Nowadays, ride sharing apps help drivers and passengers straddle the line between public and private transportation. However, you don’t just have to rely on Uber of Lyft if you want to make the most of car sharing. The practice of carpooling has been around for decades. Now the practice has adopted a reputation for being both green and economical.
Are ride sharing and carpooling all they’re cracked up to be, though? Or, with evolutions in technology and human behaviour, have these resources encouraged new dangers to arise? While the answer to that question mostly depends on your opinions on road safety and other people's driving styles, there are still some objective pros and cons to car sharing that are worth noting.
The rise of car sharing
While carpool has never been an exceptionally popular practice in the United Kingdom, the United States has been using it since the early 1910s. With the onset of World War 1 and the boom of the automotive industry, propaganda posters encouraging the conservation of resources informed US citizens that if they had room in their cars, they had a civic responsibility to fill that space with extra passengers.
Anymore, the need to carpool is a little less severe. Services like Uber and Lyft, which both cater to billions of passengers every year, are more frequently used by people wanting to make it home from bars when they can no longer safely drive to work in the mornings or if they can’t afford a car.
These forms of transportation have beaten out the United States’ struggling public transportation system in popularity. It’s no wonder though - they are making headway in other countries around the world, including England.
The benefits of car sharing
This rise in car sharing can be attributed to a number of individual needs. That individuality, in fact, is one of the primary benefits of car sharing.
Better time management
People looking to get to work on time every morning won’t have to wait through numerous bus stops and finicky traffic if they car share with their fellow employees. While buses, tubes, or other modes of public transportation rely on patterns and the movement of large groups of people, ride sharing is highly individual. A person can set up a carpooling system with their co-workers or take an individual Uber or Lyft into work, circumventing the need to sit through bus stops and thereby allowing themselves to better stay in control of their schedule.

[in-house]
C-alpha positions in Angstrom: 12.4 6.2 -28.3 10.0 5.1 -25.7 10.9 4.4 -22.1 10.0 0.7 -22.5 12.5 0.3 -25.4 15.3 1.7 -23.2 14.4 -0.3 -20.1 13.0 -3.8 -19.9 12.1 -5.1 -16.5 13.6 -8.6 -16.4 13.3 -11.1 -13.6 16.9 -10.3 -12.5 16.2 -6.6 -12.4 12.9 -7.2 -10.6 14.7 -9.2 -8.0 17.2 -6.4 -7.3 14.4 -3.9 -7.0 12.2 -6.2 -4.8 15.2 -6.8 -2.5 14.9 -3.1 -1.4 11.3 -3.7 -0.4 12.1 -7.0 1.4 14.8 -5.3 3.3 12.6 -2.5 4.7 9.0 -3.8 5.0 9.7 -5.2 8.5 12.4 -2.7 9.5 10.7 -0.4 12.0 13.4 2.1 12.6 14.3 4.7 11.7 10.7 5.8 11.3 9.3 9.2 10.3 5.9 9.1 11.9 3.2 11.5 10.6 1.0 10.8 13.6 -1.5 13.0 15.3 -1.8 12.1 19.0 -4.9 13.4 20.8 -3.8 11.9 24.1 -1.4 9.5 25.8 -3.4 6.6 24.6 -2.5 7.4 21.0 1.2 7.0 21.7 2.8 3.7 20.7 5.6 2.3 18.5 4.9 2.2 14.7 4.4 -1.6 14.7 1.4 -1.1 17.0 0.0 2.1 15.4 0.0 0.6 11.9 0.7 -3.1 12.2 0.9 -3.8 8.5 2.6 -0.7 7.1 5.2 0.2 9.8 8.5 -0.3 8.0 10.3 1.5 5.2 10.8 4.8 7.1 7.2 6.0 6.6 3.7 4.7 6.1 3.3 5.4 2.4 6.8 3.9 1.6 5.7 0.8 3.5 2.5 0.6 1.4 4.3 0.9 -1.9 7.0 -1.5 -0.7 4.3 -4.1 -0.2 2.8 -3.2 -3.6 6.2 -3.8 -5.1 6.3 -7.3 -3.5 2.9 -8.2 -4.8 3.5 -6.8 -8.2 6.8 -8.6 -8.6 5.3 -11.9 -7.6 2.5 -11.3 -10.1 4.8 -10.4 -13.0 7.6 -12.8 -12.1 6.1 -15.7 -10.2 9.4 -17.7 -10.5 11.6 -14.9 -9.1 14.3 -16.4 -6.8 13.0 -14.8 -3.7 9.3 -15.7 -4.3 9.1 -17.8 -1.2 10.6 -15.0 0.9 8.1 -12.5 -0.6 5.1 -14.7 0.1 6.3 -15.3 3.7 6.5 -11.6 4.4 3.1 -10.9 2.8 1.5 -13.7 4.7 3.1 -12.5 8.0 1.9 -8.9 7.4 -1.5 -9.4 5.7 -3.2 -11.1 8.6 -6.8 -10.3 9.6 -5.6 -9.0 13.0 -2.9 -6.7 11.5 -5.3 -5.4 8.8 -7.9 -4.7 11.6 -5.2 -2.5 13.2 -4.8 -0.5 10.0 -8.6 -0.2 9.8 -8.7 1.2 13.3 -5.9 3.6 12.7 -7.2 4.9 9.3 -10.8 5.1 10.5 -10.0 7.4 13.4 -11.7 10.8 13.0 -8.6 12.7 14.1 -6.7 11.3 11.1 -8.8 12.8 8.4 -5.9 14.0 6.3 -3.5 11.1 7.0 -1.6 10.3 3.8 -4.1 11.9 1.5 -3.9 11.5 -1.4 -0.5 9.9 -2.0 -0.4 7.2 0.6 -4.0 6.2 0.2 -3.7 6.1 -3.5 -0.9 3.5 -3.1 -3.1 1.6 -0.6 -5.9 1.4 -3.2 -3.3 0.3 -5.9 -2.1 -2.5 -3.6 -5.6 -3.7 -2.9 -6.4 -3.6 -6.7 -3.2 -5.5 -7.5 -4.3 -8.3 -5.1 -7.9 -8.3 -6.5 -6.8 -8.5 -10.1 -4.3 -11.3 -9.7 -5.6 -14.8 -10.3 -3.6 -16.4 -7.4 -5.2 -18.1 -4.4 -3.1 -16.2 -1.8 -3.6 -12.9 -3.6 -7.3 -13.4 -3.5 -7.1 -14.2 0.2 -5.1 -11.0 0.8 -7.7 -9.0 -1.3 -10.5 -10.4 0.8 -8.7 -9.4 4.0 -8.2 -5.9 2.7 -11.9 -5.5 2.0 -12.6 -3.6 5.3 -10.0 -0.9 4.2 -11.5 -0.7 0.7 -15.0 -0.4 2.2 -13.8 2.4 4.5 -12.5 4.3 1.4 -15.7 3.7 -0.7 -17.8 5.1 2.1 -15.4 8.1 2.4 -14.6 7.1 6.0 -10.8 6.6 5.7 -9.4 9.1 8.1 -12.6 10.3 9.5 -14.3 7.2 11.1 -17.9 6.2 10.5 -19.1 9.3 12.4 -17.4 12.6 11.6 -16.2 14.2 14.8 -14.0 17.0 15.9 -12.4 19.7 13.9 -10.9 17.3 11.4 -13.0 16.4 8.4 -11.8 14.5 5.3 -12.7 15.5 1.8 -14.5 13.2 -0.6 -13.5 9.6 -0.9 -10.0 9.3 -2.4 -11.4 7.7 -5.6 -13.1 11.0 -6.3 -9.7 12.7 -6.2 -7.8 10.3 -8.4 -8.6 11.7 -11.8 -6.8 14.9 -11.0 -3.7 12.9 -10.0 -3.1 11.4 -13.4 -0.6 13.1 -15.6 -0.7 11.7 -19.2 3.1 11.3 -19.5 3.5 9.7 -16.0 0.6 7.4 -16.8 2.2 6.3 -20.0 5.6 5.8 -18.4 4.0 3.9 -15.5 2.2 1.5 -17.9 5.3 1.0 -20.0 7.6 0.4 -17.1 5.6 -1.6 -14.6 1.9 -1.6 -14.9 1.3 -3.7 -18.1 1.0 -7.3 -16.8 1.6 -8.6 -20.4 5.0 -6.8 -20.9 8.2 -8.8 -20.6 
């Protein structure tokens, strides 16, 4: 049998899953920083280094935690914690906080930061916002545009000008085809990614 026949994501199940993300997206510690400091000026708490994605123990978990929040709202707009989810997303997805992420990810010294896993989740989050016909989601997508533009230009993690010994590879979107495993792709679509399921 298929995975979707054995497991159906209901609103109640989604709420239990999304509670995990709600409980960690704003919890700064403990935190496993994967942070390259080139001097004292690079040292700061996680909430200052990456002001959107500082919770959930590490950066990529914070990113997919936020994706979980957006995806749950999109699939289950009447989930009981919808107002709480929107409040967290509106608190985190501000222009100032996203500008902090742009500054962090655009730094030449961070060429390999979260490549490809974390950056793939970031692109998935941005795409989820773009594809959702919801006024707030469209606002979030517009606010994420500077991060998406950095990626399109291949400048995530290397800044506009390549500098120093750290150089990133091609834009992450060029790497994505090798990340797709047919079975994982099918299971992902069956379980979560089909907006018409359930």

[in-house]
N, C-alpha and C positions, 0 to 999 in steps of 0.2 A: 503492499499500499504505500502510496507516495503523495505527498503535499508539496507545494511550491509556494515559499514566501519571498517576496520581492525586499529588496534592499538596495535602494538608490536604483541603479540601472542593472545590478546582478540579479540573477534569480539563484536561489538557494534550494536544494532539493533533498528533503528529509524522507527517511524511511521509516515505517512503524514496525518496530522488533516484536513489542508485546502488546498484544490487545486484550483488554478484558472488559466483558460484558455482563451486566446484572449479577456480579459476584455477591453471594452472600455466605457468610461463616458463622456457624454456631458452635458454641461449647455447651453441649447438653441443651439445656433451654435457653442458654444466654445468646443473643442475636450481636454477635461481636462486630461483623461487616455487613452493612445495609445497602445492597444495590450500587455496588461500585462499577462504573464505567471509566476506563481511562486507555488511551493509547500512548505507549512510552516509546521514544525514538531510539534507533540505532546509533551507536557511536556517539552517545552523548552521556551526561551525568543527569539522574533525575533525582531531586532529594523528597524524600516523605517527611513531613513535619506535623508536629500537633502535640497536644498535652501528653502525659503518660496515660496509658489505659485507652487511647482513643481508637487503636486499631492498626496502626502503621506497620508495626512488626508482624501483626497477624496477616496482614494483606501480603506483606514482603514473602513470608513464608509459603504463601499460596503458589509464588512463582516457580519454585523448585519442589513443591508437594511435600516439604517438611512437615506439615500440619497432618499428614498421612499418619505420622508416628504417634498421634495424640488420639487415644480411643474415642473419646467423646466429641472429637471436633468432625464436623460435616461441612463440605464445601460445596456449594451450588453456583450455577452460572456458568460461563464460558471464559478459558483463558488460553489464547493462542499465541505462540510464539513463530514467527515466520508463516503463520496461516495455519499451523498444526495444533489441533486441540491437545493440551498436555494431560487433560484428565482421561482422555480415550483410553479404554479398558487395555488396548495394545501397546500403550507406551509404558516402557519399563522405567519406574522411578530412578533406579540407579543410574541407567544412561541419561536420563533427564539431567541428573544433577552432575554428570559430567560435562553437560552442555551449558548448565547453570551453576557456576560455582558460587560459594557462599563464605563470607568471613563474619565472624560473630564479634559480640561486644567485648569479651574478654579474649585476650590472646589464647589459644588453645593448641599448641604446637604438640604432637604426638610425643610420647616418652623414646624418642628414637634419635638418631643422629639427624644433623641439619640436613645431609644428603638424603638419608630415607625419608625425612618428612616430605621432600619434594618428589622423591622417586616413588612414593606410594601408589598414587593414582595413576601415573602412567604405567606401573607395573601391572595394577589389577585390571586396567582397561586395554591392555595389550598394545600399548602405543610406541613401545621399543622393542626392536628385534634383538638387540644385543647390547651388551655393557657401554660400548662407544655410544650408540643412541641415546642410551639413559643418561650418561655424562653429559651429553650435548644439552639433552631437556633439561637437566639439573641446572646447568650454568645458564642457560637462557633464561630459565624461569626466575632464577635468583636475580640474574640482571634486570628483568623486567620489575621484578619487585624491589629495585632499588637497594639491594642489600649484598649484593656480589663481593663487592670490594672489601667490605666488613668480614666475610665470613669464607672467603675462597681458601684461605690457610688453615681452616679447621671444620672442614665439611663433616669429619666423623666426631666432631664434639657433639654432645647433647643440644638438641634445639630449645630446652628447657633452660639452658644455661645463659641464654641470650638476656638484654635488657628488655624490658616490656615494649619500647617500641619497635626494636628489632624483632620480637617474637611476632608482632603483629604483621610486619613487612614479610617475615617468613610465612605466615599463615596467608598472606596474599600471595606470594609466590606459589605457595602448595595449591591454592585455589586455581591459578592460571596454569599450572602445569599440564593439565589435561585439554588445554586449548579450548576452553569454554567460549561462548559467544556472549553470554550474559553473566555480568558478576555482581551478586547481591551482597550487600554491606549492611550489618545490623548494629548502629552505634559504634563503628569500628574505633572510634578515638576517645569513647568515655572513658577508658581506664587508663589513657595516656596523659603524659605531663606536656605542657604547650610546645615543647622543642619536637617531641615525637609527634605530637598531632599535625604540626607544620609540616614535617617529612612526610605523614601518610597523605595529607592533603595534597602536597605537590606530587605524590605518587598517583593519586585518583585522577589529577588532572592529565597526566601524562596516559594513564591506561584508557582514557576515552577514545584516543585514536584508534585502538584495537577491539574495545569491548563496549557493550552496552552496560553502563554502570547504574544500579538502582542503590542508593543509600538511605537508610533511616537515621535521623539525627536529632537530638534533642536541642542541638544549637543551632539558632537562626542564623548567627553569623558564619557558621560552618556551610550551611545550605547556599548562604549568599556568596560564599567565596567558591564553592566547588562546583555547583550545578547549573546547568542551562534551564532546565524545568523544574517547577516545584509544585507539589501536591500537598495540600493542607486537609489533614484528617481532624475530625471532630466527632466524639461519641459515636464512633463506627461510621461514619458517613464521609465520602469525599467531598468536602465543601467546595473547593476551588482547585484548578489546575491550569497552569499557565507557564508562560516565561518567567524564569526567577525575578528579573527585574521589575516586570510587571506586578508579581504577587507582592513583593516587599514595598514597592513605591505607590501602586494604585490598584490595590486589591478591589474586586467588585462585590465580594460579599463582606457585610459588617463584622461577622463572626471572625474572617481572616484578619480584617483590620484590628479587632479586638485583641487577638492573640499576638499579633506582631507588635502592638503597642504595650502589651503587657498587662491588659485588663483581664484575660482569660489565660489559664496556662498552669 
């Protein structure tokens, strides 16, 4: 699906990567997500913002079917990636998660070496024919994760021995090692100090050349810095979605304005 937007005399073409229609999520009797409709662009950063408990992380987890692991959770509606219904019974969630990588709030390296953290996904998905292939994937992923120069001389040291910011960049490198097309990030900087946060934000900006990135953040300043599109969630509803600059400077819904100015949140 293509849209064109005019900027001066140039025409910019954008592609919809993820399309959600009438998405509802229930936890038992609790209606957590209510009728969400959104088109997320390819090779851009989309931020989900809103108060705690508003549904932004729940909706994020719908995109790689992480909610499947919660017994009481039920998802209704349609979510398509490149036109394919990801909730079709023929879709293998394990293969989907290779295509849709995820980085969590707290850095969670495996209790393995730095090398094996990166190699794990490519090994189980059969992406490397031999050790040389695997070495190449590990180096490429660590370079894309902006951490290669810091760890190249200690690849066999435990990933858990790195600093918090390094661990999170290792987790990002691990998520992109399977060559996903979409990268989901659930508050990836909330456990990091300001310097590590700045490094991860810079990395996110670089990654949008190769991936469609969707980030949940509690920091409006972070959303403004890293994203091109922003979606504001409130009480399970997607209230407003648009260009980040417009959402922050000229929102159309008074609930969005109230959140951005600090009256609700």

Car sharing also promotes an element of passenger safety. When the buses in a city stop running, for example, it’s much safer to call a friend of a ride sharing service than it is to walk back to your home or rely on the kindness of strangers.
Likewise, if you’re out on a Friday and drink too much, it is infinitely safer for you to seek out a safe ride share than it is for you to attempt to drive home. This doesn’t mean that ride sharing offers a perfect solution to, say, your bad behaviour while drunk, but it will ensure that you don’t get hurt after a night in the town.
A more personal morning commute
Ride sharing also allows you to have a more personalised transportation experience. Lyft and Uber are both known for their drivers who have customised passenger playlists, candy available in their cars and otherwise exceptional customer service.
While your friends may not be so generous with the items in their car, you’ll still have the opportunity, if carpooling, to have more individualised conversations and to at least have a bit of say in what kind of music is playing in the car while you commute.
Carpooling as a practice is also somewhat more environmentally friendly than your individual drive to work. While Lyft and Uber’s environmental impact is still iffy, one car delivering four people to work will still produce fewer greenhouse gases than if those four people drove to work individually.
Furthermore, because car poolers and ride shares don’t have to operate on pre-determined paths, like public transportation vehicles do, they can take more efficient routes to get where they’re going, saving petrol along the way.
The risks of car sharing
That isn’t to say that ride sharing is perfect though. Even some of those better elements listed have their negatives.
Override of public transportation
Take, for example, the impact car sharing has had on public transportation. Countries with weaker public transportation systems are now able to further neglect those systems thanks to car sharing, meaning that citizens without access to cars, friends with cars, or phones to download apps on are out of luck when it comes to getting to work on time.
This permitted negligence is more than disappointing. It suggests a reliance on a form of transportation that is, at this moment, still on the rise, but which requires a certain monetary status.
Situational safety risk
For women, too – especially women alone – Lyft, Uber, and other ride sharing services present a double-edged sword. On the one hand, it’s usually safer to catch a ride with someone than it is to walk from one destination to another, especially at night time.
However, although both major ride sharing services claim to vet their drivers, getting in the car with strange men is never a particularly good idea if you’re a woman. The AI that Uber wants to install in their drivers’ cars is said to potentially increase the likelihood that women passengers will be sexually assaulted.
While car sharing may have its many benefits, it is far from a perfect system. It seems like the services we have available to us today, as well as the opportunity to carpool with our friends, will have to evolve before we can definitively say whether or not car sharing is the transportation mode of the future.